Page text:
Getting Things Done by David Allen is a revolutionary book, it became a cult soon after it was published and acquired a place in pop culture as GTD (short of getting things done), which its popularly known today. The book suggests an outline for getting control of your life through the five stages of mastering workflow/mindflow: collection, processing, organizing, reviewing and doing. It has been a little over a decade since its publication and the GTD method has been quoted, recycled and talked about so many times since its inception that it has now seeped into the public consciousness, somewhat obvious to most of us, and yet most of us forget to use this wonderful method to empty our minds on to a tangible platform to get things done!
Although the book has about 13 chapters altogether, and is fairly long book, but luckily you don’t have to spend too much time revisiting or reading how to apply GTD to get maximize productivity because the author himself has provided a flowchart of actions, so the book also lives up to its teaching of avoiding wastage of mental resources to free up time for more important tasks at hand. Already off to a good start!
Simply start with taking some time out, gather a notepad or anything else to write upon, just empty your mind of things at the top of your mind as tasks to be done. After you have written those down, simple recall the flowchart or look at it (attached below). Examine each task by running it through the steps of the flow chart and render it a priority.
One of the big reasons why this method works so seamless is because of a phenomenon called Zeigarnik Effect, which is the tendency to experience intrusive thoughts about an objective that was once pursued and left incomplete (Baumeister & Bushman, 2008). Because a task has been given a relatively higher priority in your mind, it keeps popping in your mind, just as when an app is opened on your mac pc and the the app icon bobs up and down till you give it attention by clicking on it. It can bother and distract you from your current task.
One you align your thoughts with actionables, your mind simple frees the space to be more productive.
Start with collection, gather all the tasks that have to be completed. You can any collection tool of your choice, a notepad, an app, email or whatever suits you. The book mentions three “collection success factors”: 1. Every open loop must be in your collection system and out of your head. 2. You must have as few collection buckets as you can get by with. 3. You must empty them regularly.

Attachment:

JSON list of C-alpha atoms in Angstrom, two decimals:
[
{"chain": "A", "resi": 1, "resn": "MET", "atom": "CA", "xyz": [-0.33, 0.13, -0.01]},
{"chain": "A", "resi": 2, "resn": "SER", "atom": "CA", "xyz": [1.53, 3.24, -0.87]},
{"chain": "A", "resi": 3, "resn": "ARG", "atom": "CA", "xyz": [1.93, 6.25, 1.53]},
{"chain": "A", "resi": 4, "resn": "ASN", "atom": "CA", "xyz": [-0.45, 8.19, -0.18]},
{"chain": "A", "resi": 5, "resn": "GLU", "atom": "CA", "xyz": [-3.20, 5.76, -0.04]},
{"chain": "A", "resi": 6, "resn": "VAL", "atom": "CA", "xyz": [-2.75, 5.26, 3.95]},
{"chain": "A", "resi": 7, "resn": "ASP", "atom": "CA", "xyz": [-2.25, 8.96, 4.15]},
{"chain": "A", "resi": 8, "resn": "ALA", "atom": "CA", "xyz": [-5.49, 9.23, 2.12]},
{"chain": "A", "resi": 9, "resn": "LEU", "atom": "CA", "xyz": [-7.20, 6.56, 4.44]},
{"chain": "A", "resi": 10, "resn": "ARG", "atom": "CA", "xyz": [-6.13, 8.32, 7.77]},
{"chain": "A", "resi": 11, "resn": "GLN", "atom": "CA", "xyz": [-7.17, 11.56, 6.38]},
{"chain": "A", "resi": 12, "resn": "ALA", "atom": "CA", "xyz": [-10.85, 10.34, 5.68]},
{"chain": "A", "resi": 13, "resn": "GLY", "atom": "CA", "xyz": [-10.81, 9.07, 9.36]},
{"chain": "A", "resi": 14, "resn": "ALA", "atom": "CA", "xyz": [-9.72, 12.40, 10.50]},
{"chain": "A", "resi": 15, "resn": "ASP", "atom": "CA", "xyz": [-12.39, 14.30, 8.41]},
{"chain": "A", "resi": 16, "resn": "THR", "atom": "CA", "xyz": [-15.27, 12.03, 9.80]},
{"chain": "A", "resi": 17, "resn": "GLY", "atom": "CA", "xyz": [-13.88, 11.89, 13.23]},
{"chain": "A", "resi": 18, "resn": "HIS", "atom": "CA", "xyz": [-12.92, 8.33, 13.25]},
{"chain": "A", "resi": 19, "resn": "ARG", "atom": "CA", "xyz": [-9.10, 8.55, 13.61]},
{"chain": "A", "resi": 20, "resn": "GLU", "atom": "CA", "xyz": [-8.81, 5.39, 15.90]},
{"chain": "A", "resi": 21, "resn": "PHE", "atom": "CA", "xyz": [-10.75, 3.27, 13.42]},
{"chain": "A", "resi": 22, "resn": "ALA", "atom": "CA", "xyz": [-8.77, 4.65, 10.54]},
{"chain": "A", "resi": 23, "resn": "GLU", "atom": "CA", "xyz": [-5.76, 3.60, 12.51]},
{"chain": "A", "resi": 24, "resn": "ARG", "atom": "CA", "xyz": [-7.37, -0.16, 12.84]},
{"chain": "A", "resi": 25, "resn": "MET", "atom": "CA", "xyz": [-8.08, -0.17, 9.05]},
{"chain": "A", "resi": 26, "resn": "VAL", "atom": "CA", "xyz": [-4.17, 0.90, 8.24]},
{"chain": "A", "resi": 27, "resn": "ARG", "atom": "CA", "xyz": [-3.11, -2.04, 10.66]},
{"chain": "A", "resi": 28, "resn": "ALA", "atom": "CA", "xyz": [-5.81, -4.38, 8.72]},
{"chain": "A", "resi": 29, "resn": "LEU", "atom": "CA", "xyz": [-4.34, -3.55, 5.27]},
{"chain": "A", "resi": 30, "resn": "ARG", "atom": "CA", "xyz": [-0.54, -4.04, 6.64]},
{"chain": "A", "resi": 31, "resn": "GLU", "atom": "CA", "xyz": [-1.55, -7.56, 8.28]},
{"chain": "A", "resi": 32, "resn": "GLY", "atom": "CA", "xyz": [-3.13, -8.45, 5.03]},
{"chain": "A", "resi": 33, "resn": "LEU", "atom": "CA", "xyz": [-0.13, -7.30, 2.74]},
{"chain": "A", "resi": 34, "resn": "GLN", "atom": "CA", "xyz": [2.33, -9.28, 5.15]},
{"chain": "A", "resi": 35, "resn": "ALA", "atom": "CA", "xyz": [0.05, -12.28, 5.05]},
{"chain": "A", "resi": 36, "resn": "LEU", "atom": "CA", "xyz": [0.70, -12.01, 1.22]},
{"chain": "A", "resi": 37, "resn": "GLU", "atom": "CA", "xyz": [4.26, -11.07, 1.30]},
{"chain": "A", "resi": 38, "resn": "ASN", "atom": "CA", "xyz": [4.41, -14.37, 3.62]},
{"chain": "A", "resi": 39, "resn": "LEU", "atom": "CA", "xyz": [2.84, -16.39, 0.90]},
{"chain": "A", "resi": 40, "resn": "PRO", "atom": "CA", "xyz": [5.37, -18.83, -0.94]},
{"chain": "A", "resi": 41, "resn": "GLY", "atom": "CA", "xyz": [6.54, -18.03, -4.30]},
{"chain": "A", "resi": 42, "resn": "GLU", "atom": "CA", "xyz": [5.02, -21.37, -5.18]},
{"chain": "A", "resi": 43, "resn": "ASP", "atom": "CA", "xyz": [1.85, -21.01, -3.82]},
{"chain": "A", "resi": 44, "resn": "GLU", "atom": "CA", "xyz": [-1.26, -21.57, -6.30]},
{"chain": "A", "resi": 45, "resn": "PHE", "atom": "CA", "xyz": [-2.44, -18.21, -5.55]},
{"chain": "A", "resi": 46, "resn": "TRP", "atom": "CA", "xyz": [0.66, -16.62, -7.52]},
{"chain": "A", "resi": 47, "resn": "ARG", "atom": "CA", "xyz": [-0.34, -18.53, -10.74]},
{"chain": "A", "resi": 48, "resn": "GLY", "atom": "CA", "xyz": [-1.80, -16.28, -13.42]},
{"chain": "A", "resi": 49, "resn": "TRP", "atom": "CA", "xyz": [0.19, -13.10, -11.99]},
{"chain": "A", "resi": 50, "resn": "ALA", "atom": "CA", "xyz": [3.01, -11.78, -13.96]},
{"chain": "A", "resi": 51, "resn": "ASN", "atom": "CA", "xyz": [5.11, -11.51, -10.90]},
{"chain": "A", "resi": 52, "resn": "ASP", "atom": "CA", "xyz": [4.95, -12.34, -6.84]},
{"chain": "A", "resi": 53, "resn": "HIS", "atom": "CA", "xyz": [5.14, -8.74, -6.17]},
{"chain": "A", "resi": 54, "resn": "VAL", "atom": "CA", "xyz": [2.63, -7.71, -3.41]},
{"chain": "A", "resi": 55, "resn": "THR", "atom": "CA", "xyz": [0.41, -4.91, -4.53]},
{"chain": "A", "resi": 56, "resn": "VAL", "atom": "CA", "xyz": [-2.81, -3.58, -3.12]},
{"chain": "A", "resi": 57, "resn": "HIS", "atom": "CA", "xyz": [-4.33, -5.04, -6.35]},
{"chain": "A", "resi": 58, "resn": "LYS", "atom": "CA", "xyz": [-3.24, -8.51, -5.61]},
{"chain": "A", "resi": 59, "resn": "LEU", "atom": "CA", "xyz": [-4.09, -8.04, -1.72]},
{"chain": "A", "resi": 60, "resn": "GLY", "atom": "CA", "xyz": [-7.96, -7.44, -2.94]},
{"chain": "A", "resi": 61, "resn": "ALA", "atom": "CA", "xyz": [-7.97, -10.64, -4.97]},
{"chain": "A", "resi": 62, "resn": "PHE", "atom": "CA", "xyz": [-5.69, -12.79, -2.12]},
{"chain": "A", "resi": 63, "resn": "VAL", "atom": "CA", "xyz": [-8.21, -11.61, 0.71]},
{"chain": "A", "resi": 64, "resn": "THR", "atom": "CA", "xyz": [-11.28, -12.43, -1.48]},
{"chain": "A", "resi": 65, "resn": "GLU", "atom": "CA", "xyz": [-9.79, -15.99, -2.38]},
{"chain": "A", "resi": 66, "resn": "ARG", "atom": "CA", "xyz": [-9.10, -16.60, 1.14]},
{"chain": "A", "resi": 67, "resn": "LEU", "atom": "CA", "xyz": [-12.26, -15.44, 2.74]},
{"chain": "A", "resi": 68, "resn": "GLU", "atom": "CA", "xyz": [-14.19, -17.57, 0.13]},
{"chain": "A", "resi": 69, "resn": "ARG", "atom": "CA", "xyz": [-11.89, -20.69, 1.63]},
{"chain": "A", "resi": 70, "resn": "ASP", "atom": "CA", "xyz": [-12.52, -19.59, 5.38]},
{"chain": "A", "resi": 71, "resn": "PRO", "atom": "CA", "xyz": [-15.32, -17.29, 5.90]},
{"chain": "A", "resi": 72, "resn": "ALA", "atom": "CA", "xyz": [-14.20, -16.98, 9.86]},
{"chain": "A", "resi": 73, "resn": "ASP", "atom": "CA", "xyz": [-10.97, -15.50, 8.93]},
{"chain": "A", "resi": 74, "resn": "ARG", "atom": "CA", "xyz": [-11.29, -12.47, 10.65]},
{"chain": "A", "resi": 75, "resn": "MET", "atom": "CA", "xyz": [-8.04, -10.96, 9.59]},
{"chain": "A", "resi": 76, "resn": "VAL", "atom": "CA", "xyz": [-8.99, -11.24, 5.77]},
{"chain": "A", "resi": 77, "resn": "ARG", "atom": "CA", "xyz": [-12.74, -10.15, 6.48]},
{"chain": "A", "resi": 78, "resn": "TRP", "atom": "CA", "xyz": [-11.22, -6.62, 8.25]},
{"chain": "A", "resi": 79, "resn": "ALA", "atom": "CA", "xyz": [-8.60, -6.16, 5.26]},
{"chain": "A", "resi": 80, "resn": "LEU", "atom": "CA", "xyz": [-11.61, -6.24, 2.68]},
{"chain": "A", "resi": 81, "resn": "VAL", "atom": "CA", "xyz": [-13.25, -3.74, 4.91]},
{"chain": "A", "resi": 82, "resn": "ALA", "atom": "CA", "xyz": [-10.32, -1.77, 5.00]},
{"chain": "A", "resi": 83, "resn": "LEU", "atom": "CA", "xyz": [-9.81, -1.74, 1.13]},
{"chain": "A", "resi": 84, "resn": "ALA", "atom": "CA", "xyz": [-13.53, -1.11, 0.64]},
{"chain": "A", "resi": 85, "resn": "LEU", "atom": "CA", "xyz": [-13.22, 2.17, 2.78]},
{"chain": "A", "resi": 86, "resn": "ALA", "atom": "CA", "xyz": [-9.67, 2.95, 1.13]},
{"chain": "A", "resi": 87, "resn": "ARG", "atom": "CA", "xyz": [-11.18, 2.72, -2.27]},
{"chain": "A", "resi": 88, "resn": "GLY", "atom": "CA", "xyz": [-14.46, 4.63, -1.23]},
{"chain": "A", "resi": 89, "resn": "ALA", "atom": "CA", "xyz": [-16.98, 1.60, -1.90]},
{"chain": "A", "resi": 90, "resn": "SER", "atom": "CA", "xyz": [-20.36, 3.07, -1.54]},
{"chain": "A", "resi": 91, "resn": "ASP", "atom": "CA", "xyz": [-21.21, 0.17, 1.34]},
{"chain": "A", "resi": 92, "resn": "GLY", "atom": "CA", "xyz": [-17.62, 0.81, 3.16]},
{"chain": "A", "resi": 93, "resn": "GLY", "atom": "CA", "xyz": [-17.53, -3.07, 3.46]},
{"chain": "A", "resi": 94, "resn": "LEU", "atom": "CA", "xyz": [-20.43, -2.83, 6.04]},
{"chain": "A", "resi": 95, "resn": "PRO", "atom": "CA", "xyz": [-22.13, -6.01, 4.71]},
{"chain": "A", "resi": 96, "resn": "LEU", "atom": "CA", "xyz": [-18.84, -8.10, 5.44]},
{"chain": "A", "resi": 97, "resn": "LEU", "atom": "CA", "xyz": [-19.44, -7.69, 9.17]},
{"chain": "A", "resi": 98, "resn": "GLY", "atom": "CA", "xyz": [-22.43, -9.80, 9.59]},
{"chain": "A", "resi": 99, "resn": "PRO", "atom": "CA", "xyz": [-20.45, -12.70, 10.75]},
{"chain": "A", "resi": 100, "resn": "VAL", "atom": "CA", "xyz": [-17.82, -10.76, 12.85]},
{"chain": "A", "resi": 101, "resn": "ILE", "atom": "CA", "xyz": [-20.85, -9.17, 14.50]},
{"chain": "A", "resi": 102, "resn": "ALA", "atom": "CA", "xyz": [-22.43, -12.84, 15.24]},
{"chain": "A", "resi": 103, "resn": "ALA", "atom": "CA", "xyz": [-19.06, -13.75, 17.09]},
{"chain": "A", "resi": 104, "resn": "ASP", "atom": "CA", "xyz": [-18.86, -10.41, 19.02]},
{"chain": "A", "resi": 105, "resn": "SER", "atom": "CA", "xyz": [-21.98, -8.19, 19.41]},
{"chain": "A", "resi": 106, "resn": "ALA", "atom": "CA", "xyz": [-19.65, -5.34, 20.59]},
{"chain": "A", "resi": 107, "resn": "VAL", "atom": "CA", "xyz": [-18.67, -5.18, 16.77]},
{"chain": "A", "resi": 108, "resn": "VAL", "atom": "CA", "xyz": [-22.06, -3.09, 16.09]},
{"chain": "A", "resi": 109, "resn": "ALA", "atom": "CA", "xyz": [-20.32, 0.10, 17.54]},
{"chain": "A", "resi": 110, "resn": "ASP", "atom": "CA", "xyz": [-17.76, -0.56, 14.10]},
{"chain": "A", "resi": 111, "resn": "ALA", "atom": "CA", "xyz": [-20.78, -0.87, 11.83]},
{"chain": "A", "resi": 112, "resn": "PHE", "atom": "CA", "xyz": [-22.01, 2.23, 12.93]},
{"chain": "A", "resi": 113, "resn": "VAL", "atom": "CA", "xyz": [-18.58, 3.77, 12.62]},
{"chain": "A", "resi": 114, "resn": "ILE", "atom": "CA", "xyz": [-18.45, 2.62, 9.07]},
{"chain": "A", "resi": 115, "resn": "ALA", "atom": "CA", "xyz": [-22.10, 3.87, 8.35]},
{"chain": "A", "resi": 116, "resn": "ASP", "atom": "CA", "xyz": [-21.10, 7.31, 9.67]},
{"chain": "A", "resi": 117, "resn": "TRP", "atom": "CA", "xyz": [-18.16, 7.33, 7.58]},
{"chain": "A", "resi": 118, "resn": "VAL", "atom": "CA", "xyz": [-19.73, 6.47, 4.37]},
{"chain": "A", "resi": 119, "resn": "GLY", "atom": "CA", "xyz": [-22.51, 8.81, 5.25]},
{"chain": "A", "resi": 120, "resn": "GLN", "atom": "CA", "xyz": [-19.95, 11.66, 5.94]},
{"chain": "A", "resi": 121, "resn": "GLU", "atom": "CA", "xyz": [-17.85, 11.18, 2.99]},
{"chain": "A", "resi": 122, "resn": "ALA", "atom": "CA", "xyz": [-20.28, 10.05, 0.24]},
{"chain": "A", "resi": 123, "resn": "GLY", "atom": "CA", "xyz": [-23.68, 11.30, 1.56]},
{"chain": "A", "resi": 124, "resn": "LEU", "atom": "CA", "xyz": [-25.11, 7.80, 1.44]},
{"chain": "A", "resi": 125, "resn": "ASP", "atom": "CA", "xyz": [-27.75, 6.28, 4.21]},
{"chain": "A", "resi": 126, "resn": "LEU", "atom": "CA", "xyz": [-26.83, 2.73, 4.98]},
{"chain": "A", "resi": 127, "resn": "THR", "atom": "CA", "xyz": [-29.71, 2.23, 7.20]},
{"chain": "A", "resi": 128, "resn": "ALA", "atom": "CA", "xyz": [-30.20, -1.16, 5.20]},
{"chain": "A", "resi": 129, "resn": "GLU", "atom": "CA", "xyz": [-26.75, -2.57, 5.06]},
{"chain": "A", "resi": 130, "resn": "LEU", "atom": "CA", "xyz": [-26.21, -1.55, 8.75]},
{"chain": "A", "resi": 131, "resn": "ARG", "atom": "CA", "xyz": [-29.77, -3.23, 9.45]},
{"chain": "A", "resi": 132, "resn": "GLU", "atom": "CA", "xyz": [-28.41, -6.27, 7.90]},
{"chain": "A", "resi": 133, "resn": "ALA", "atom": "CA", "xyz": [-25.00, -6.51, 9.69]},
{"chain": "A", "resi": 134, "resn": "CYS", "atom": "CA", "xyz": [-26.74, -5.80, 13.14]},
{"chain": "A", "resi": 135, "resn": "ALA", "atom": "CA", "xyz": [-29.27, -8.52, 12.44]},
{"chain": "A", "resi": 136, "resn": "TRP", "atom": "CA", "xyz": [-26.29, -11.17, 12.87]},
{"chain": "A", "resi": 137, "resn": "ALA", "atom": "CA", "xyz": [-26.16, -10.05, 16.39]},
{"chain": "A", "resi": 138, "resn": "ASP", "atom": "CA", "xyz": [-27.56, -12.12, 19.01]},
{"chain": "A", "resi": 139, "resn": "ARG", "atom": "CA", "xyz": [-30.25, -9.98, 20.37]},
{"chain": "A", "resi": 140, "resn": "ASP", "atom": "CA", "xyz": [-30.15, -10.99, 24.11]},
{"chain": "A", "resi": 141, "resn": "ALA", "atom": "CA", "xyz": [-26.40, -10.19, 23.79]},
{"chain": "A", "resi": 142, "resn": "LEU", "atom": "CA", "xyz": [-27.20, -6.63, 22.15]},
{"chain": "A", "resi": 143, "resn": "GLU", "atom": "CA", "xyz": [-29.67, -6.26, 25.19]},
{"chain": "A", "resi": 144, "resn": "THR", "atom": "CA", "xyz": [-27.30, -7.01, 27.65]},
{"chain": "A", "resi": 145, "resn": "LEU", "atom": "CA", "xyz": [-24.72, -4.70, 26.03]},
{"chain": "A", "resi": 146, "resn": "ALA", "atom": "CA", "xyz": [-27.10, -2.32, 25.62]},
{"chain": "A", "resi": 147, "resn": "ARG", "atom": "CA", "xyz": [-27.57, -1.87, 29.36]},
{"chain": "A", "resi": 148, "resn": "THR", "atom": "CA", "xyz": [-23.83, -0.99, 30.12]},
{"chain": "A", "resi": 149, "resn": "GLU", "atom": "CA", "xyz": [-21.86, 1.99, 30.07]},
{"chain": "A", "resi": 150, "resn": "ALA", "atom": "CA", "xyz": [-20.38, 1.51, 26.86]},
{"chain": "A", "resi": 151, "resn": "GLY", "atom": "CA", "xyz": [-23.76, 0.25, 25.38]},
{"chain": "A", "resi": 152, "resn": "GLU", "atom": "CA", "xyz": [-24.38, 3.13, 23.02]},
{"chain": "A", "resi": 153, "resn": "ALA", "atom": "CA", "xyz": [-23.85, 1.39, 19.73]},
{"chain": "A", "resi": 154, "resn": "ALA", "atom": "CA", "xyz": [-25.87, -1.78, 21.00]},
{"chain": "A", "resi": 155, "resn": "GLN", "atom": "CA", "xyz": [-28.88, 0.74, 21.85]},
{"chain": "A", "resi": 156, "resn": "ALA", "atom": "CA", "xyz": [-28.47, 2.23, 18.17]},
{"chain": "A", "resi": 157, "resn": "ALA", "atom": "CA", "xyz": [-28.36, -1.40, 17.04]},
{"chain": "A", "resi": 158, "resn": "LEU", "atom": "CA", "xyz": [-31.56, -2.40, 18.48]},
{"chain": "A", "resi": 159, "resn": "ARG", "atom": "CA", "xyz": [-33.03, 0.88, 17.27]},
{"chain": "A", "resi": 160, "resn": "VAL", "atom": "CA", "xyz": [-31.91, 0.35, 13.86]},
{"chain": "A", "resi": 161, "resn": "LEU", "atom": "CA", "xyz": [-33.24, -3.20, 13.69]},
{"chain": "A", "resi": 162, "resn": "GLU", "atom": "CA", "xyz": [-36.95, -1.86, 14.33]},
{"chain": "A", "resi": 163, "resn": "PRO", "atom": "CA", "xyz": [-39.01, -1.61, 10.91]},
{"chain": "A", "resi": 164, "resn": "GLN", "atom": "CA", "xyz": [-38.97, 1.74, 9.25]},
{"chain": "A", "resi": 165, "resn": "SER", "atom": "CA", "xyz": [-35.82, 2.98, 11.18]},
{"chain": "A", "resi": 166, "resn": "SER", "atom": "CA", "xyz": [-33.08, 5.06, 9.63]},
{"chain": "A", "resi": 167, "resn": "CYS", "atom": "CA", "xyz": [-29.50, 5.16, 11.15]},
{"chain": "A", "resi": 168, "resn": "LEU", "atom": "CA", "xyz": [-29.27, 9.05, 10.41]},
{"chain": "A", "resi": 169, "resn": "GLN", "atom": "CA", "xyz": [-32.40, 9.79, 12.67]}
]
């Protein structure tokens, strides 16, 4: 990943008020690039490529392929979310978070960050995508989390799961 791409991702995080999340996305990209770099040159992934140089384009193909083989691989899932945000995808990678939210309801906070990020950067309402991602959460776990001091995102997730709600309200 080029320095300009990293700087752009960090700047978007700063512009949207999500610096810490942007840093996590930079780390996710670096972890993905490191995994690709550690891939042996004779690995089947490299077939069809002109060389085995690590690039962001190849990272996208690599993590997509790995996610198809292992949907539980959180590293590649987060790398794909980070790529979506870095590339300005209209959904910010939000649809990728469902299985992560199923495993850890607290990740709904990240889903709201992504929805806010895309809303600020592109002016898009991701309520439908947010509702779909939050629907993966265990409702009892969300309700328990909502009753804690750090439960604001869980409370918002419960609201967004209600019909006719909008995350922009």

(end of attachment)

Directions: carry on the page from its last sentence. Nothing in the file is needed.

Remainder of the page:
Then comes the processing stage, which is mostly running the task through the flowchart to determine its urgency.
In the Organize stage, the author describes eight categories of reminders and materials: trash, incubation tools, reference storage, list of projects, storage or files for project plans and materials, a calendar, a list of reminders of next actions, and a list of reminders of things you’re waiting for.
The fourth stage is reviewing, which is go back at a scheduled time every week or day, to look at the aligned tasks.
The fifth and the most important step is DOING, here he talks about the 5 phases of project management.
Defining purpose and principles — In defining purpose, one asks “why?” Answering this question provides the following benefits: it defines success, creates decision-making criteria, aligns resources, motivates, clarifies focus and expands options. Principles create the boundaries of the plan and define the criteria for excellence of behavior.
Outcome visioning — A vision provides a picture of the final result. Allen discusses the Reticular Activating System within the brain and how it acts like a search engine. In defining the desired outcome, this filter in the brain brings to one’s attention those things that match the vision. In addition, Allen states that you won’t see how to do it until you see yourself doing it, and his advice is to view the project from beyond the completion date, envision “WILD SUCCESS”, and capture features, aspects, qualities you imagine in place.
Brainstorming — Brainstorming identifies how one gets from here to there through the generation of lots of ideas. Allen recommends writing down these ideas to help generate many new ones that might not have occurred had the brain not been emptied by writing down the original ideas. Writing ideas down also provides an anchor to keep one focused on the topic at hand. This idea of writing to spur thinking has been labeled as “distributed cognition”. Keys to effective brainstorming are: don’t judge, challenge, evaluate, or criticize; go for quantity, not quality; and put analysis and organization in the background.
Organizing — Allen describes the key steps to include: identify the significant pieces; sort by components, sequences and/or priorities; and detail to the required degree.
Identifying next actions – Author states that a project is sufficiently planned when every Next Action has been decided on every front that can actually be moved on without some other components having to be completed first.
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